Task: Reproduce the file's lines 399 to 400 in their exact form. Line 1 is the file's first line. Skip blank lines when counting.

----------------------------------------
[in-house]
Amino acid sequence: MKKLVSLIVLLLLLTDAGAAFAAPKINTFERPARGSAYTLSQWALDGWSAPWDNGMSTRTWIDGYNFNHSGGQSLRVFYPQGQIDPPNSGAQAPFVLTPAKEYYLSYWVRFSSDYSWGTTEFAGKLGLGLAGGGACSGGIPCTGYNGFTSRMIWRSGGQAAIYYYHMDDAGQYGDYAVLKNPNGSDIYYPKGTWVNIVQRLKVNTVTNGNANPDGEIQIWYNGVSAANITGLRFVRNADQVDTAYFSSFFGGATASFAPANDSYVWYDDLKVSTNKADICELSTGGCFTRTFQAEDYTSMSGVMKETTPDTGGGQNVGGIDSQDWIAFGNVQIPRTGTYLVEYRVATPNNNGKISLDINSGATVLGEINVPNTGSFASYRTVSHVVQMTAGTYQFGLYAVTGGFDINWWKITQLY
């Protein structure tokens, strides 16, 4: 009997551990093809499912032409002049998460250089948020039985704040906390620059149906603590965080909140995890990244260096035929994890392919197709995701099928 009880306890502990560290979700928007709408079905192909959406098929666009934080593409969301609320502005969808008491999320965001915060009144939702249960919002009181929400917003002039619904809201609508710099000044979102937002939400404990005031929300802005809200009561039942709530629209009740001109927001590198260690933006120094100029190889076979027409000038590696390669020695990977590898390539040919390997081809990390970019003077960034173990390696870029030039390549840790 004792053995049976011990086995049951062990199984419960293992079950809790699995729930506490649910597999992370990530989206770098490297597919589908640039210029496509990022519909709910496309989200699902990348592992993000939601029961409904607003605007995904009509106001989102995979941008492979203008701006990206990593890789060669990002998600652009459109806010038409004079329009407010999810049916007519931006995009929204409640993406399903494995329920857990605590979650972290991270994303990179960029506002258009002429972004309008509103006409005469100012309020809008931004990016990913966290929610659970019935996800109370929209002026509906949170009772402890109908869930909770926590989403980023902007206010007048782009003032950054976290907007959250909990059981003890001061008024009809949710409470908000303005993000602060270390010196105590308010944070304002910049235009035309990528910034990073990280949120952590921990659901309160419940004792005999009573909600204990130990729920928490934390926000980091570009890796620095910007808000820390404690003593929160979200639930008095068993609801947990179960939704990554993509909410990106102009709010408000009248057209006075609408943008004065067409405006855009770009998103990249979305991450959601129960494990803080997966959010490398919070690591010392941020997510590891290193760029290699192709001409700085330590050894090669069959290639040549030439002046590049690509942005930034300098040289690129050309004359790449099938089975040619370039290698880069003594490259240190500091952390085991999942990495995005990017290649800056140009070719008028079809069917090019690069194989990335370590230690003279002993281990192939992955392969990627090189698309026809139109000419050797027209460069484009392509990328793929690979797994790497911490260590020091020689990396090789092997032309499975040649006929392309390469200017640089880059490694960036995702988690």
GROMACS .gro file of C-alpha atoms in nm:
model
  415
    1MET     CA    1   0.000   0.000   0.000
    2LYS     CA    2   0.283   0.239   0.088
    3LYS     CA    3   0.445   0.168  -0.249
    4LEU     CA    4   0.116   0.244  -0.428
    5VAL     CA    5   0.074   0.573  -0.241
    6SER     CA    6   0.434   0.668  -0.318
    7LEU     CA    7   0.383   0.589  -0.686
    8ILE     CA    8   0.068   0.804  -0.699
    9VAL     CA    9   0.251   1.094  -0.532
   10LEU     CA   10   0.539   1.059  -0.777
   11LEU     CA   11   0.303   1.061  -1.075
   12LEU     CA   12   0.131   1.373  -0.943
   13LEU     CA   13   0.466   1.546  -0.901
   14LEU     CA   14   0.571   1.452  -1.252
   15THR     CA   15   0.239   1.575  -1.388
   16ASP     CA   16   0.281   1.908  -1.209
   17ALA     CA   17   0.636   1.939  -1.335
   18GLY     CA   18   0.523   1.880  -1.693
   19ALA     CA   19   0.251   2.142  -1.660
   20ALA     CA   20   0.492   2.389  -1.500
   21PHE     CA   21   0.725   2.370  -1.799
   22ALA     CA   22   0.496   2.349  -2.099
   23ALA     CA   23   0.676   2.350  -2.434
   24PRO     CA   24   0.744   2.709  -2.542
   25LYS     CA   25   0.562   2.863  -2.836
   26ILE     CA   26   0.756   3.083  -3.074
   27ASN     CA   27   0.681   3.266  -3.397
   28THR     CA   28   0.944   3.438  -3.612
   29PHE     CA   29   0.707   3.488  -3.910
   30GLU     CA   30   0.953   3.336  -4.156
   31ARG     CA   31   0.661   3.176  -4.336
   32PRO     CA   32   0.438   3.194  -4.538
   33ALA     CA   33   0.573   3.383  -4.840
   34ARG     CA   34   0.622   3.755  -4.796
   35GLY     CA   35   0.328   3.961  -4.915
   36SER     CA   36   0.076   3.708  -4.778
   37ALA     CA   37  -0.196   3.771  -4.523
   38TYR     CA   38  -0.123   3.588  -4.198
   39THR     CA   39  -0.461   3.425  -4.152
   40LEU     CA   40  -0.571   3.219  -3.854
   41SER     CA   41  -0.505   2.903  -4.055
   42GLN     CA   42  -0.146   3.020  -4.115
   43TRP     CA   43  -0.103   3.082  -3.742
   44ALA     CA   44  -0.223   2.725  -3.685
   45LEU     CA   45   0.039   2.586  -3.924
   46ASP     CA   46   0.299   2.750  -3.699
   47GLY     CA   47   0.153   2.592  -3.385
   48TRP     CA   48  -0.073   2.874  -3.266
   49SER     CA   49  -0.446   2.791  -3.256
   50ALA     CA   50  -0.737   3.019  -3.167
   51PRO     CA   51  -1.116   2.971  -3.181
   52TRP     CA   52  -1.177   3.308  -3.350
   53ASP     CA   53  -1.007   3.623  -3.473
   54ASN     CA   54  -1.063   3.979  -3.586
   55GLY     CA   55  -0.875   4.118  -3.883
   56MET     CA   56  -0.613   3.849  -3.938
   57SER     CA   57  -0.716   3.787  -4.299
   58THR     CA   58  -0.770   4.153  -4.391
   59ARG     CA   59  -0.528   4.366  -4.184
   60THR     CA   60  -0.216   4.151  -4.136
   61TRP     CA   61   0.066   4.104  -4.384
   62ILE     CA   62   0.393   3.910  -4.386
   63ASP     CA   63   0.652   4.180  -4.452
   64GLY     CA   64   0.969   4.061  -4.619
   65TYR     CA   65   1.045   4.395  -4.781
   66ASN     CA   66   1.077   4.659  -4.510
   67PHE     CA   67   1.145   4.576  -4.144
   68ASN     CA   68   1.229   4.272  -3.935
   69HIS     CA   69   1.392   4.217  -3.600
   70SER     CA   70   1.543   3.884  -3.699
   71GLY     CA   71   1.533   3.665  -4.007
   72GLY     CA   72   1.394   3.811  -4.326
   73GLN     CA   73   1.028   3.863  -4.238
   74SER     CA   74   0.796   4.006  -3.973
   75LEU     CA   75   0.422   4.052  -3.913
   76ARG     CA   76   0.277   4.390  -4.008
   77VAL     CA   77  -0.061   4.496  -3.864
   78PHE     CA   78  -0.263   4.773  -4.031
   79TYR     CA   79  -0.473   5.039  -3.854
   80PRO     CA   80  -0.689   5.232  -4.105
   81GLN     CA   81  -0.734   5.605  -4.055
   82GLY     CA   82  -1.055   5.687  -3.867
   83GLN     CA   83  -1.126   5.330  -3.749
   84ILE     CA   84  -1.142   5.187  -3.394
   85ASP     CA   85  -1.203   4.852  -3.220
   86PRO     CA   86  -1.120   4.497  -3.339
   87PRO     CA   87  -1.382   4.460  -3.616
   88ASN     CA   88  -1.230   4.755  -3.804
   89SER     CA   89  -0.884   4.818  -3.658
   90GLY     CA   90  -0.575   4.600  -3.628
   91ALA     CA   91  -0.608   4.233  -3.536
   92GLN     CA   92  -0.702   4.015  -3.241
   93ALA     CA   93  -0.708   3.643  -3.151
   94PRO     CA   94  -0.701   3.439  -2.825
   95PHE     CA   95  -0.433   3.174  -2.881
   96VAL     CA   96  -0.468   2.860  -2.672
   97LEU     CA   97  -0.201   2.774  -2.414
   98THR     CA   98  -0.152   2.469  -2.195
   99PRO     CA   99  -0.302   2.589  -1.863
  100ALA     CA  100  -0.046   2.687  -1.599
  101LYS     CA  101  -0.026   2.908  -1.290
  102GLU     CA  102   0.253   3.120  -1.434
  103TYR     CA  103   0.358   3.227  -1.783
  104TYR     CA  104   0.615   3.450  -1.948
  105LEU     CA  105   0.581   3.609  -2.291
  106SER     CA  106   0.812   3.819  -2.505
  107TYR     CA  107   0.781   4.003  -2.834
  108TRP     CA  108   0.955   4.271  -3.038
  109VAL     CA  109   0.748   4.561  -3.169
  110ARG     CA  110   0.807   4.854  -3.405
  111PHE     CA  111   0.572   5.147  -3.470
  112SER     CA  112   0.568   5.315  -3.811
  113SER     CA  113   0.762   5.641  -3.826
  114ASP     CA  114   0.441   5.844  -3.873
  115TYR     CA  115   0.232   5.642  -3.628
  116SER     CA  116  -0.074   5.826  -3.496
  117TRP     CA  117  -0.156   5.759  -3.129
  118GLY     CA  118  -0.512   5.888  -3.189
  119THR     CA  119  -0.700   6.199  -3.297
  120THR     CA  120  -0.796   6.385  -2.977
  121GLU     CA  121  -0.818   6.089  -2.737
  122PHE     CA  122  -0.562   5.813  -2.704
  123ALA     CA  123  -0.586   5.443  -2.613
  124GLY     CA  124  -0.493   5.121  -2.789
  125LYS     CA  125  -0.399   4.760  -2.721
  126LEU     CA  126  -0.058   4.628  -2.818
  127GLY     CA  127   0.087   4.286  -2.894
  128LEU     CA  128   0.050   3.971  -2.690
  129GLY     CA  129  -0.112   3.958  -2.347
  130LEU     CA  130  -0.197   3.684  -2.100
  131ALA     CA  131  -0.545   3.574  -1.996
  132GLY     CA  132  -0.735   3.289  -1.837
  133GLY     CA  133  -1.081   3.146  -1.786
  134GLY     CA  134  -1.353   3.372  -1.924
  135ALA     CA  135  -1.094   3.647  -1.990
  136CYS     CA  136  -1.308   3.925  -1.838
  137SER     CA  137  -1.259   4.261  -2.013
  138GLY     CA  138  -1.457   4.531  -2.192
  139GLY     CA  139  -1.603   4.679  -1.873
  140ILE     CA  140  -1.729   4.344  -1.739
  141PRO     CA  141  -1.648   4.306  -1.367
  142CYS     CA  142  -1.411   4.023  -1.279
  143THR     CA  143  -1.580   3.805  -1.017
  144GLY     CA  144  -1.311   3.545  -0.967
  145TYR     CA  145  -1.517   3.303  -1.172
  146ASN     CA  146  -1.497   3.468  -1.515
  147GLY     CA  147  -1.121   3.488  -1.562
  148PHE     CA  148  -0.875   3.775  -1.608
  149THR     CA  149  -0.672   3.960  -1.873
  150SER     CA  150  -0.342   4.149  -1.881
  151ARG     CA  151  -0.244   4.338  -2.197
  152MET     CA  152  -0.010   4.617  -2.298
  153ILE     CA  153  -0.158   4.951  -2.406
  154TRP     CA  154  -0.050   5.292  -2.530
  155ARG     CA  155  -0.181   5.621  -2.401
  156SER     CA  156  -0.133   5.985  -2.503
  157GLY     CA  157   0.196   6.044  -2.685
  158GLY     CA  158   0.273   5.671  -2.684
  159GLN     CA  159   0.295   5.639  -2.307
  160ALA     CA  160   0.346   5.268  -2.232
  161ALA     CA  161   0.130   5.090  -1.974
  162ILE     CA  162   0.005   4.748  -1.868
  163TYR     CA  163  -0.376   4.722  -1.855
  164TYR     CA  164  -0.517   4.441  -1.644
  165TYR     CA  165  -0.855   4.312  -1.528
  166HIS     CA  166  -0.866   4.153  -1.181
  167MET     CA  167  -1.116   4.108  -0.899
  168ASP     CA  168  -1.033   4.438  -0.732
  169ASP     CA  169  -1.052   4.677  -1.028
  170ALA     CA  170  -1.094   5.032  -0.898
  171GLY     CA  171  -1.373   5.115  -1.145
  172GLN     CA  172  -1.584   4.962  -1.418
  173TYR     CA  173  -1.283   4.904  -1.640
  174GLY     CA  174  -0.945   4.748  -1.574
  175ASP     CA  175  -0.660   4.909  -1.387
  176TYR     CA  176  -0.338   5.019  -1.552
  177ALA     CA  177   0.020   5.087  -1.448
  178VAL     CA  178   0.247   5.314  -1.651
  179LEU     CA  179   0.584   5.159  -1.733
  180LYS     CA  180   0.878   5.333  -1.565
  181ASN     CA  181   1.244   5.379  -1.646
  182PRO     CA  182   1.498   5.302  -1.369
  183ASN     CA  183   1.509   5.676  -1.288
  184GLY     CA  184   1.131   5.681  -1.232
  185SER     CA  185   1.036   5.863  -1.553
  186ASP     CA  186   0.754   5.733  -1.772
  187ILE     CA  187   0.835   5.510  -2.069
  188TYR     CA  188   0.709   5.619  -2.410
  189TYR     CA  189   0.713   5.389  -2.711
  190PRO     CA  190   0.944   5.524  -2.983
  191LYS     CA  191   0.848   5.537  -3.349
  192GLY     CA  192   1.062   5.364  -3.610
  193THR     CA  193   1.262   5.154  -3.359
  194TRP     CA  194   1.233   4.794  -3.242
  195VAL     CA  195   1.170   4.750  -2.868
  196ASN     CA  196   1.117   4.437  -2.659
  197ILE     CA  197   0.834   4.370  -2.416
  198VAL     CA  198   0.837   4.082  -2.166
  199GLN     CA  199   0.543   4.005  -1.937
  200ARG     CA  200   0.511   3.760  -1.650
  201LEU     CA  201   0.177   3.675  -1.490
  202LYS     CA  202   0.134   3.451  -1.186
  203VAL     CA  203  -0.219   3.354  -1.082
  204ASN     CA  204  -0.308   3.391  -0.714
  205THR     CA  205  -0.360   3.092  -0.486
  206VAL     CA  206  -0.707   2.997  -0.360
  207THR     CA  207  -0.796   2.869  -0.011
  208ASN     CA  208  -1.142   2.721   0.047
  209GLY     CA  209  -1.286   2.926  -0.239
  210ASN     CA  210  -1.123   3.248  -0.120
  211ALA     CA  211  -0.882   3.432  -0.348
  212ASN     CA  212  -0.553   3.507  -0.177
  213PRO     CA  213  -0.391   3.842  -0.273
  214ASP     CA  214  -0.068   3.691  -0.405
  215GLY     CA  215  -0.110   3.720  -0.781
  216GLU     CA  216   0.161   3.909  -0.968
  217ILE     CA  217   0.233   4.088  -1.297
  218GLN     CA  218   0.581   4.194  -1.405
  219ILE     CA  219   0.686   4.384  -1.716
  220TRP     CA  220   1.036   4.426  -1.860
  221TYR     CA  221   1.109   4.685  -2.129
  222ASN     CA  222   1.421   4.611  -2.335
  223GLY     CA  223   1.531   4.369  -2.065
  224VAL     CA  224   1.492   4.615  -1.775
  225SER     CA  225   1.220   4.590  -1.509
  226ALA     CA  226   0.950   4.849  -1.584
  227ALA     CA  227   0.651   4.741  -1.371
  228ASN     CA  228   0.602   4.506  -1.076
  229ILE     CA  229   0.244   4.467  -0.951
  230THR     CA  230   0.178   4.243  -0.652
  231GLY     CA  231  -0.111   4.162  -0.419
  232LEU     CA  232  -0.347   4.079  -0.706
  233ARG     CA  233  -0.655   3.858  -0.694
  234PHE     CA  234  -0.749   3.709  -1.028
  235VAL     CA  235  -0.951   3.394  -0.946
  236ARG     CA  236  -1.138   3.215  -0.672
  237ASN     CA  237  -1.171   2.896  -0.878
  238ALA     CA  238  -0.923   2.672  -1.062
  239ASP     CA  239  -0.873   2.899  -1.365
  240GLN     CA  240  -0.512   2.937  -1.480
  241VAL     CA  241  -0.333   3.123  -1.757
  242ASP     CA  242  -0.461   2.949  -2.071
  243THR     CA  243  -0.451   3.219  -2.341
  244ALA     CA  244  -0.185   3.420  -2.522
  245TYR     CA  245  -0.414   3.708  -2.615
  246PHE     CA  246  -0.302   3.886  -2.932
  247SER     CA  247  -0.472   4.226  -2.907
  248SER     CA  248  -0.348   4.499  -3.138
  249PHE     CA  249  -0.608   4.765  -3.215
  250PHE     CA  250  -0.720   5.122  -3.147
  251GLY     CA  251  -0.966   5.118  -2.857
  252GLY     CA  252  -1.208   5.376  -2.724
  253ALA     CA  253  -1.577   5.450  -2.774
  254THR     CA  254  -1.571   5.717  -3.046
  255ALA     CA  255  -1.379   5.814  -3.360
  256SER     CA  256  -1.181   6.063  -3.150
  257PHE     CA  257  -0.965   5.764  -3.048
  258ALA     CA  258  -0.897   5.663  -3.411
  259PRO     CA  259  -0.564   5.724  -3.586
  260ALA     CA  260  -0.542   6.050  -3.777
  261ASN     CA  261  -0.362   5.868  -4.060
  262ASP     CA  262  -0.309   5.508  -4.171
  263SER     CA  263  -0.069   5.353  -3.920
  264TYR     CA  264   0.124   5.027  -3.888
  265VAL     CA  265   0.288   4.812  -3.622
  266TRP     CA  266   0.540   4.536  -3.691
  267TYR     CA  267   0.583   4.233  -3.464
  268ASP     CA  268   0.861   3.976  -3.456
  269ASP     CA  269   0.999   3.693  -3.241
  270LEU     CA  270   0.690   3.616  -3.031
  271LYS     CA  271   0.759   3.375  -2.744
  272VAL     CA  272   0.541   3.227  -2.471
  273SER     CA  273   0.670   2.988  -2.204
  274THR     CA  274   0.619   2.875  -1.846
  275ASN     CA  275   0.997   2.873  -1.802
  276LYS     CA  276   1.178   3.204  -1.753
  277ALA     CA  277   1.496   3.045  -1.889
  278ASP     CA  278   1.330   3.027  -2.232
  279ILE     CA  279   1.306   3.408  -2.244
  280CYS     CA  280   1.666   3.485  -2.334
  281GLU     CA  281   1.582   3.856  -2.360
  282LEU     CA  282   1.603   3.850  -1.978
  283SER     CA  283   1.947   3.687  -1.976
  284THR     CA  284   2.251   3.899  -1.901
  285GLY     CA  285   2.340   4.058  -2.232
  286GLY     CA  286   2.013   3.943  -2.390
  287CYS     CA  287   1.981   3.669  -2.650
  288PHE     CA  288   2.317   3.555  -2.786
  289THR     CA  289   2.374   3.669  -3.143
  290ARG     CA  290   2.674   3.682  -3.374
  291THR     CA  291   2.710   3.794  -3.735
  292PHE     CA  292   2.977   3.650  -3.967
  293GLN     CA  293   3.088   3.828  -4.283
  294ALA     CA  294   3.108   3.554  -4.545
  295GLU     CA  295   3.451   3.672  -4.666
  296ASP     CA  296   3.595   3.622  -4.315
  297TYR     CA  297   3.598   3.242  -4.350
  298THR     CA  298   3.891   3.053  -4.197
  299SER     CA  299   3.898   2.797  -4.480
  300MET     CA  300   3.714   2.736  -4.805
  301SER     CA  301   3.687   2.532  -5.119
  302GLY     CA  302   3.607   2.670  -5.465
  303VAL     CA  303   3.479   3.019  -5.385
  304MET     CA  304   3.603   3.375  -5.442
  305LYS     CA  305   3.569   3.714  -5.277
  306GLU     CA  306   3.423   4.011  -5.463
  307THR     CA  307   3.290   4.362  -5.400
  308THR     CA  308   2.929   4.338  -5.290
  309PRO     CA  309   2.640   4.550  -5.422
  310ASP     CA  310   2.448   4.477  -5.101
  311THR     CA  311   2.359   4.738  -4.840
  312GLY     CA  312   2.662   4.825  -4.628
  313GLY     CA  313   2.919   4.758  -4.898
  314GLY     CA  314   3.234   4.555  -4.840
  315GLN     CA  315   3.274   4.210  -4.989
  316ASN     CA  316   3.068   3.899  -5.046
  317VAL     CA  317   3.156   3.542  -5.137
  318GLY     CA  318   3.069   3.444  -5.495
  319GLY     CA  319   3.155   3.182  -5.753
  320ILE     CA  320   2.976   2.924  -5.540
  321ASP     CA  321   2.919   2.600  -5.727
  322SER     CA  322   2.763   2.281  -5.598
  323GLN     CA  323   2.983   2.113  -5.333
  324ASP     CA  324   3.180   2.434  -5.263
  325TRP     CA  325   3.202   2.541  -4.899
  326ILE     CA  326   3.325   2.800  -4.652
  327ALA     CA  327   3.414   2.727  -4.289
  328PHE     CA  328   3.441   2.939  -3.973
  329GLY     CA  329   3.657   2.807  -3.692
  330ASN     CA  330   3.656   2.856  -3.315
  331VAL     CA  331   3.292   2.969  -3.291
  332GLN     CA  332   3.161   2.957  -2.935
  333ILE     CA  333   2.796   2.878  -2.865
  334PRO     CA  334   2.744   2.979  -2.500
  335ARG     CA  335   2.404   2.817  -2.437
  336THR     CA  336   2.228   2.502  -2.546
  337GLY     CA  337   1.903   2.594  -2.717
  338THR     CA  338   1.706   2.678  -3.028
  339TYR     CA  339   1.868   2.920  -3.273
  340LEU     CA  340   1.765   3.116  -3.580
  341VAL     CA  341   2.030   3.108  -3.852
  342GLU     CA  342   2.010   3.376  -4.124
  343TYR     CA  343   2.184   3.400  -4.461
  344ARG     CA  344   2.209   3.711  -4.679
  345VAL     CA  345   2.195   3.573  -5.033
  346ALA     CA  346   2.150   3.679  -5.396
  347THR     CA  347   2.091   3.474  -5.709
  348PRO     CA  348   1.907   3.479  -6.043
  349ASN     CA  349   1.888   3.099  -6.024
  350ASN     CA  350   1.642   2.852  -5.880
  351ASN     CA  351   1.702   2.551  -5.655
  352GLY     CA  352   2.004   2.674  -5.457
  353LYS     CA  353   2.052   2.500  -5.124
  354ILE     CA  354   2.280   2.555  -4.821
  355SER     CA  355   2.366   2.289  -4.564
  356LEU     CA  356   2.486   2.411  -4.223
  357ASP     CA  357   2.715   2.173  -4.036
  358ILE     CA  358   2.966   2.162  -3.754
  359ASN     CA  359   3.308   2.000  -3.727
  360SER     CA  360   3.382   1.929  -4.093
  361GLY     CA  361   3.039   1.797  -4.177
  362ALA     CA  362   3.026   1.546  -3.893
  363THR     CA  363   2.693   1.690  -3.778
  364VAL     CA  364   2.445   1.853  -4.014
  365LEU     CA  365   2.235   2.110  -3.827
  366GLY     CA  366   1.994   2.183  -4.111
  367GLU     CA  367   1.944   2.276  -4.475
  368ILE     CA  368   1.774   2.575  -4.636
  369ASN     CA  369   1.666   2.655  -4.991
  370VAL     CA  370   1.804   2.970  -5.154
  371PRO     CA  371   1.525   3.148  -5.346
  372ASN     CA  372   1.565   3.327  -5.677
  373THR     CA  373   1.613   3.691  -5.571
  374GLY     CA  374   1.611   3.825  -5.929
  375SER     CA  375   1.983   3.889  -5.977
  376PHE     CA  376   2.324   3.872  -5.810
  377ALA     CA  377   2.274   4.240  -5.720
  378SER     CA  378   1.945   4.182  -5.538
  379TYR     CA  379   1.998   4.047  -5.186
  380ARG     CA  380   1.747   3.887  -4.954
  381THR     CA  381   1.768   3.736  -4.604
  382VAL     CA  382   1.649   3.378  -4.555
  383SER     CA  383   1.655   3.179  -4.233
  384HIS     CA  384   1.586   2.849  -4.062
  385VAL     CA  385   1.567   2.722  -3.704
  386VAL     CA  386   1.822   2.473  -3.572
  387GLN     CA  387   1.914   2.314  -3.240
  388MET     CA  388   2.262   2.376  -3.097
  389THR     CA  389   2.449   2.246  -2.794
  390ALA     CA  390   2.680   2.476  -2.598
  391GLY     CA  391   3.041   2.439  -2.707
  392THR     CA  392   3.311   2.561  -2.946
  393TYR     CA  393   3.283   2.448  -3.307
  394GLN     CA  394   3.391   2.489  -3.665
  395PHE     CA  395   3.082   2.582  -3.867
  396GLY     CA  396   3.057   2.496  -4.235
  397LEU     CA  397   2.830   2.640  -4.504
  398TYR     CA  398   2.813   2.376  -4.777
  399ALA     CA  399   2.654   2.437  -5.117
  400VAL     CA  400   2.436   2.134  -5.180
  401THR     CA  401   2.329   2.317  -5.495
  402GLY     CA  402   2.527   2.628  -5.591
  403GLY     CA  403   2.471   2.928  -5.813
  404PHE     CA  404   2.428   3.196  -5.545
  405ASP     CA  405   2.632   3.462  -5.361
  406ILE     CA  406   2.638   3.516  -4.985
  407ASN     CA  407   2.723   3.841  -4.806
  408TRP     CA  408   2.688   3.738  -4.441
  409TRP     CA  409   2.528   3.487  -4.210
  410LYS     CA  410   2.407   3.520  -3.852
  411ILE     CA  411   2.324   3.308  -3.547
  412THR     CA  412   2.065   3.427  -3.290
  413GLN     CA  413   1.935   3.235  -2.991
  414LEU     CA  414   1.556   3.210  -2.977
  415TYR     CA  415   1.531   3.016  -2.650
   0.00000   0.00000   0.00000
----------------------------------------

  393TYR     CA  393   3.283   2.448  -3.307
  394GLN     CA  394   3.391   2.489  -3.665